I've heard Paul on the Breakfast Flakes talk about his need for controlling the Prairie Dog population on his ranch, and he's not alone.  Many ranchers in Montana and beyond have issues with these little things.  They can damage crops, but their tunnels can lead to issues with livestock as well.  I was reading this article which discusses the pros and cons of prairie dogs. In the article, a Texas veterinarian says there are three or four times a year where he has to treat or euthanize a horse or cattle that has fallen because of a prairie dog hole.  That's some expensive damage and an obvious reason for ranchers to want rid of them.

 

I'm no rancher, but I noticed a pack of these (six or seven) out by the Community Garden when I went by to do some watering today.  The garden is fenced, but certainly not prairie dog proof.  I decided to do some Googling to find out how bad they can be for a typical garden.  Some of the top results were a bout "Pet Prairie Dogs".  I shouldn't have been surprised; I mean, I can remember my Aunt Martha's pet raccoon and my great grandmother's pet squirrel, both of which are typically more of a nuisance than a pet.  Still, it made me wonder how many (if any) pet prairie dogs there are in our area.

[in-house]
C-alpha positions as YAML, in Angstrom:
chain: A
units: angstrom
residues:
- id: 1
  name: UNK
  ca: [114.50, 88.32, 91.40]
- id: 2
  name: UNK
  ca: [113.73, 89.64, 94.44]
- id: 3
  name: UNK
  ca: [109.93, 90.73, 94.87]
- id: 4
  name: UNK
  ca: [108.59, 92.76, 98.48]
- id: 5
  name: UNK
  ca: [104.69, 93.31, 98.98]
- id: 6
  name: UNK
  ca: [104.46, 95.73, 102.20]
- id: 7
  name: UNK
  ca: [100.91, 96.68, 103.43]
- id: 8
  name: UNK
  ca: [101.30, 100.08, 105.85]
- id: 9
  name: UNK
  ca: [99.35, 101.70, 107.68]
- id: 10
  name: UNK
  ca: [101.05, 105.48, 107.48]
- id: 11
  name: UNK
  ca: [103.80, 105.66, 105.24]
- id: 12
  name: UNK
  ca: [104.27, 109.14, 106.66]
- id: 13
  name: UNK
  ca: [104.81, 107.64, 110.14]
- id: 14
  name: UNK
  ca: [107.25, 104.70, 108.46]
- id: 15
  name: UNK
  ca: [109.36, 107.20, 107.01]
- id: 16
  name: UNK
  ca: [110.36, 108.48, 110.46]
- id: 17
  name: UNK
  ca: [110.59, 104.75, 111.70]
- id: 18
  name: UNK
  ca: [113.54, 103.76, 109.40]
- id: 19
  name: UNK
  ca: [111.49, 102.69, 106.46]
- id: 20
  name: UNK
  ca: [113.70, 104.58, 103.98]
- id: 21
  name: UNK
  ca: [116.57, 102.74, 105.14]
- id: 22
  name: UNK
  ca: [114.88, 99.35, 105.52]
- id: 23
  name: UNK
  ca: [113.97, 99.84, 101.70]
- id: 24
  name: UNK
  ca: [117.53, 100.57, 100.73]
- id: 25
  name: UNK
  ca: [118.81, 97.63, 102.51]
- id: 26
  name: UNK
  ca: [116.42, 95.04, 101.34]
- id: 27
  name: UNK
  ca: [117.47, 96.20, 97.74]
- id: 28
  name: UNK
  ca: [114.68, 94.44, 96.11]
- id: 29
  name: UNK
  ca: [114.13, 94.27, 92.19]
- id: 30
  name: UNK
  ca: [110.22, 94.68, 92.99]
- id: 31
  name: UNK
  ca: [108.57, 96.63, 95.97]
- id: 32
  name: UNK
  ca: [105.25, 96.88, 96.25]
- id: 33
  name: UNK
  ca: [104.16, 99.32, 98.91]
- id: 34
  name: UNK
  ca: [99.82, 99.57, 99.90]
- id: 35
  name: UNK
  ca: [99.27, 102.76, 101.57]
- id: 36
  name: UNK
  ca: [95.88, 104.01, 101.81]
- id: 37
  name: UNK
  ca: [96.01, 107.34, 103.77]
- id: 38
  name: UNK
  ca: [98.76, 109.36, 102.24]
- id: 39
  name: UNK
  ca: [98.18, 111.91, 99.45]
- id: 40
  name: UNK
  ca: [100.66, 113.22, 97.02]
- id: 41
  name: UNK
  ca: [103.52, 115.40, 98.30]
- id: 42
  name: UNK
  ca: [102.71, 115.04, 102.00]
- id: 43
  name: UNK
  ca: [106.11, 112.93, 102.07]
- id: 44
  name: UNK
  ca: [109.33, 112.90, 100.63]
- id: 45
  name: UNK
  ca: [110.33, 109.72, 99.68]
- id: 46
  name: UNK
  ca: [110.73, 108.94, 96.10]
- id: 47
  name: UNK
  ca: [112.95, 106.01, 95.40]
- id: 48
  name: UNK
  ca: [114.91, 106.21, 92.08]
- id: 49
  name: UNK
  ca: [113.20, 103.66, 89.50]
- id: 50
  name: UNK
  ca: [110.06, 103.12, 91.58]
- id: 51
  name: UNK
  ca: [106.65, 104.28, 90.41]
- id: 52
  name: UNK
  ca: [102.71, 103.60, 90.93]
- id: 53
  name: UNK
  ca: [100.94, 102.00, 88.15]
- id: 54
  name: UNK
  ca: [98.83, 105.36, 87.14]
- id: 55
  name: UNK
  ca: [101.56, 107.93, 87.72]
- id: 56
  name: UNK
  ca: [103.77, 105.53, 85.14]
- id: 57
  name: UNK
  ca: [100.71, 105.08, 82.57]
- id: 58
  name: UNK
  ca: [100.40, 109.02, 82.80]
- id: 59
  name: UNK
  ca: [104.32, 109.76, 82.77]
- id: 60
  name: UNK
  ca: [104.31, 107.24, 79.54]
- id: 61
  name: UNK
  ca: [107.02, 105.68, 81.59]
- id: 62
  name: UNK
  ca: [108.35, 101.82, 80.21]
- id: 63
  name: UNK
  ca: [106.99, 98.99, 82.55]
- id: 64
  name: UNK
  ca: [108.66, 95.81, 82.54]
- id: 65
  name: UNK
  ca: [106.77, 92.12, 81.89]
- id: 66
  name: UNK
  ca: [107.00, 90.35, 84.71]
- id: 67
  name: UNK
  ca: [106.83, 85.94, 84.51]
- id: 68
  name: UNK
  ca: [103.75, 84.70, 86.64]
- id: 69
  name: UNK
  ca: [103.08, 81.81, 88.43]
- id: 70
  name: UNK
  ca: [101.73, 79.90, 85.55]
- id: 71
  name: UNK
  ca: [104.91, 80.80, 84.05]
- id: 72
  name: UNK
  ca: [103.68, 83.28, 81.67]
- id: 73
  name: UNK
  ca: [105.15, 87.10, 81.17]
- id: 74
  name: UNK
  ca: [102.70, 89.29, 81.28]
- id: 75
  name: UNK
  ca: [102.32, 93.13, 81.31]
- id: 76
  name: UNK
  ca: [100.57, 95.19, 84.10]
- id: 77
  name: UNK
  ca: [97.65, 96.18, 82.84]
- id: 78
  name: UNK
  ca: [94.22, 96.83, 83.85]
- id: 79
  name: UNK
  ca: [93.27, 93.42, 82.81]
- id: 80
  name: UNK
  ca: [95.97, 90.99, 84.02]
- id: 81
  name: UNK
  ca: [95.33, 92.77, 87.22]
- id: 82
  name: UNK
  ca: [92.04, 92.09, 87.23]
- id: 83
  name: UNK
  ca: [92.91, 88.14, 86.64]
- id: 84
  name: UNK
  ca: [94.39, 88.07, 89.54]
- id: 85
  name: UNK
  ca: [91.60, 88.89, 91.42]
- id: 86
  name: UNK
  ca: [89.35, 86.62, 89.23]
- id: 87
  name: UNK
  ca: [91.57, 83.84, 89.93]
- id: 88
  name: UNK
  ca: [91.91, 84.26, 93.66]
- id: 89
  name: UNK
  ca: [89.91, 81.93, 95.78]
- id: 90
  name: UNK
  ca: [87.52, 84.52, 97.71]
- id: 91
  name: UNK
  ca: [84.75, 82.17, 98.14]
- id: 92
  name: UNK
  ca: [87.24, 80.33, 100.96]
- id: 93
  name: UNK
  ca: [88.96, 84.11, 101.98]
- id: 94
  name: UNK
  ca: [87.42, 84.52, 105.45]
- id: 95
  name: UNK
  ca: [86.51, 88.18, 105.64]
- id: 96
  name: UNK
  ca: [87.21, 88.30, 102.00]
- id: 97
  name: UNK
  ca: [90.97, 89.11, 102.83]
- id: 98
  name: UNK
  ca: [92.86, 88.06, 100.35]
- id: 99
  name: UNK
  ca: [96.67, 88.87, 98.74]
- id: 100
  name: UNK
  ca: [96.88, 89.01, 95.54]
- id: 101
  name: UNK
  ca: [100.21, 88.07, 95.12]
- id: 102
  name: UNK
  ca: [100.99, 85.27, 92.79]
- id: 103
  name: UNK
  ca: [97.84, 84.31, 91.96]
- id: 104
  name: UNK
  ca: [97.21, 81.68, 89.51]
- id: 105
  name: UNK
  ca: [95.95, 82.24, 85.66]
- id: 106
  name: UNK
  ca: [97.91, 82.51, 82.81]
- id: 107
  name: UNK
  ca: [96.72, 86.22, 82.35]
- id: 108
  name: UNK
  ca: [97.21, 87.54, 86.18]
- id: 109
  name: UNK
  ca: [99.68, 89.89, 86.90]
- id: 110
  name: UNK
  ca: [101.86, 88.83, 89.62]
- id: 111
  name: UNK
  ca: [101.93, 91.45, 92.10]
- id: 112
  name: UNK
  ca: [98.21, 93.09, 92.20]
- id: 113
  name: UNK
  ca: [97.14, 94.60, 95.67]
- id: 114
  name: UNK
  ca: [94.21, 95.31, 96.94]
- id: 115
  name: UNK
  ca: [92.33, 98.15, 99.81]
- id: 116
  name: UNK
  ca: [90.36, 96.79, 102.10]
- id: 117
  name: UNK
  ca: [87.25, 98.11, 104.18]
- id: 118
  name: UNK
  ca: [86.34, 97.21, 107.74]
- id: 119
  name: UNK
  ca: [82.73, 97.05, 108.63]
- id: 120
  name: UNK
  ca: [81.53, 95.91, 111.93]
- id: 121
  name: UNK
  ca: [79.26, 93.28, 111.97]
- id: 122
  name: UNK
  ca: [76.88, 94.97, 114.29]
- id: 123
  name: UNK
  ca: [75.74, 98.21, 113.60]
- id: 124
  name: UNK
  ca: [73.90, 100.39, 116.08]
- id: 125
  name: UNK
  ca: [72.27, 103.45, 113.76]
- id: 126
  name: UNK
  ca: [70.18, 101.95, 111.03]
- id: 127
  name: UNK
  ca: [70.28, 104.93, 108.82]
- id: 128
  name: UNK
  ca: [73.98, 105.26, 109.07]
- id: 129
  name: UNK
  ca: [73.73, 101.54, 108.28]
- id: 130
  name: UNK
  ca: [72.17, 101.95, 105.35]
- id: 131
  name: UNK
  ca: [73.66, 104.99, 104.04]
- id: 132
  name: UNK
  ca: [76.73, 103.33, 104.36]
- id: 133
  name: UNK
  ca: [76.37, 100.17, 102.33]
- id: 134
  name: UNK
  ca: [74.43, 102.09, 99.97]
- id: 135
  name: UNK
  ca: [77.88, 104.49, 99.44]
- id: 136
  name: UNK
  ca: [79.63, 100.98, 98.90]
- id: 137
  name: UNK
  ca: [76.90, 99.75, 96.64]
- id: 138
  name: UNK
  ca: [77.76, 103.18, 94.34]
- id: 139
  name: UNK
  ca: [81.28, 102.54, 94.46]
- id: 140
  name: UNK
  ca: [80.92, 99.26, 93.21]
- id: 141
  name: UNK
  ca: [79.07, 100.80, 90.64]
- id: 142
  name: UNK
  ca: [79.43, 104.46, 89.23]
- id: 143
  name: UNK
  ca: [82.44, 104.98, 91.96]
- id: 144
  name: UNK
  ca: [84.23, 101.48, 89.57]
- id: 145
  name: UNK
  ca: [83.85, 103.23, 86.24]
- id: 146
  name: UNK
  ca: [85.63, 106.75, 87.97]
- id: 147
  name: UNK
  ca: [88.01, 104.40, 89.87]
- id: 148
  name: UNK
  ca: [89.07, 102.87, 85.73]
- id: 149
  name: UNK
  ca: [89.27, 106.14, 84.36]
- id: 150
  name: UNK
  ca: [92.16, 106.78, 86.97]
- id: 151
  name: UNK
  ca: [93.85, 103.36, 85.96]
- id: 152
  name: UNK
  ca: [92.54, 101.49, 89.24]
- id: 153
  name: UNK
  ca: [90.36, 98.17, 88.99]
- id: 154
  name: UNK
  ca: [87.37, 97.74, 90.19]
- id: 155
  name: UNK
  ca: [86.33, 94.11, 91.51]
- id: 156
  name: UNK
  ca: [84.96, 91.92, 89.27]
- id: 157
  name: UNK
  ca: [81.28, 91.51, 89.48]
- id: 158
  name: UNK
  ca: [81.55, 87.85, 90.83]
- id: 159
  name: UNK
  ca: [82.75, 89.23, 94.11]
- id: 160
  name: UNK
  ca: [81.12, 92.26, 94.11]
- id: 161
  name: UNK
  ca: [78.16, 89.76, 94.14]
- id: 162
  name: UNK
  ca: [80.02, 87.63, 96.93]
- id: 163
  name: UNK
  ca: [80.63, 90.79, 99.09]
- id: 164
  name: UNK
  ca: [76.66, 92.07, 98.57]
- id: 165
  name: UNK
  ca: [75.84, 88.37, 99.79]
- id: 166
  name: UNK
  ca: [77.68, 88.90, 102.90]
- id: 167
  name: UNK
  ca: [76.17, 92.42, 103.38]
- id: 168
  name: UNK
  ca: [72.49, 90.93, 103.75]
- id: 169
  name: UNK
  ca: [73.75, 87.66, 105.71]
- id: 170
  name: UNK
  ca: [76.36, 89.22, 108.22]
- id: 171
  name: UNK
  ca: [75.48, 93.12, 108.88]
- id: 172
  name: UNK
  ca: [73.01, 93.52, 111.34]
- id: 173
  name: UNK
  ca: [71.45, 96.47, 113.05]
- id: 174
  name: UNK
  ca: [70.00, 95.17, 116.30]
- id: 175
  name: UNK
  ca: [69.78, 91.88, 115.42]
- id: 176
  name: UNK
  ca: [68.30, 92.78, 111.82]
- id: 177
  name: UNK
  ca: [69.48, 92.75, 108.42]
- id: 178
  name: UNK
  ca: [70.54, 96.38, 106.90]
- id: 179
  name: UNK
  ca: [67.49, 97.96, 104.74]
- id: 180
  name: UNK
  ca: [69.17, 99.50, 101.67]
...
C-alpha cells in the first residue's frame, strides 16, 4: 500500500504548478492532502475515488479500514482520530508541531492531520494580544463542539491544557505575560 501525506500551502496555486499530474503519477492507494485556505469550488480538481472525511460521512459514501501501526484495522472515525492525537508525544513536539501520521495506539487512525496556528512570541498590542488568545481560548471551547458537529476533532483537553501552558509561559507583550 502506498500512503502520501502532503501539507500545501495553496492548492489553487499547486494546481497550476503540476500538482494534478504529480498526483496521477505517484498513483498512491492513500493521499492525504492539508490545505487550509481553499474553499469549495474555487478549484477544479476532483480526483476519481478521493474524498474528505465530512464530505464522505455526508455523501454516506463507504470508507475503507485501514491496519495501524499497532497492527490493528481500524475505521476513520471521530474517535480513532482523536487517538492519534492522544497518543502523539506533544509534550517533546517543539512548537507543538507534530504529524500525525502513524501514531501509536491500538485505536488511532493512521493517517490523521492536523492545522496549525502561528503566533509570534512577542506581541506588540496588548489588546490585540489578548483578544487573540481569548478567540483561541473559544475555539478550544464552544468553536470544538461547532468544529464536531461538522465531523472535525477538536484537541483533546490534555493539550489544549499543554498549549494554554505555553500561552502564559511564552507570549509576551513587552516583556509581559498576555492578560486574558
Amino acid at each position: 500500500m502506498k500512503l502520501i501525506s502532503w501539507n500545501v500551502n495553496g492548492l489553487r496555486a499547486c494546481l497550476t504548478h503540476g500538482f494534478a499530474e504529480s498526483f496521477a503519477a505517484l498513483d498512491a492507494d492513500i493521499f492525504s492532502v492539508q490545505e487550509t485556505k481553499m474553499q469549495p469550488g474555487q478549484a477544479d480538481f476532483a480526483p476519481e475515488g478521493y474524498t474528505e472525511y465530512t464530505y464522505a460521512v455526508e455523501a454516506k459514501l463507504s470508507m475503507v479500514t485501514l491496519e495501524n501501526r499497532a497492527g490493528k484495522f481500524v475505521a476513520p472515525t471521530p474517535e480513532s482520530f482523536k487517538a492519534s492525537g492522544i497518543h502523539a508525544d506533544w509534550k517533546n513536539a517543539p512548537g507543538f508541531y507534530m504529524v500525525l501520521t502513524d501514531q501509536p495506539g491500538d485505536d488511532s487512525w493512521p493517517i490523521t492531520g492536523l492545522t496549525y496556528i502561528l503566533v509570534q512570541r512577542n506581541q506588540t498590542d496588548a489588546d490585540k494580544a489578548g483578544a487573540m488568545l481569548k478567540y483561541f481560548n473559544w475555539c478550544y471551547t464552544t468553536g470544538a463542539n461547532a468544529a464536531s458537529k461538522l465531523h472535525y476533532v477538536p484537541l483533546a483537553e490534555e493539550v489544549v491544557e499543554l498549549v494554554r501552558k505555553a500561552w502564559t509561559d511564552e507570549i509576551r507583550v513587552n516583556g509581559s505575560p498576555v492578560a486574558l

In case you missed it, here is the one and only prairie dog that stayed put long enough for a photo.  The others scattered.

credit: Kris Edwards, Townsquare Media

If you're curious about what kind of pet a prairie dog would make, here's one of the many youtube videos:

Regulations on prairie dogs (shooting them or keeping them) in Montana can be found here.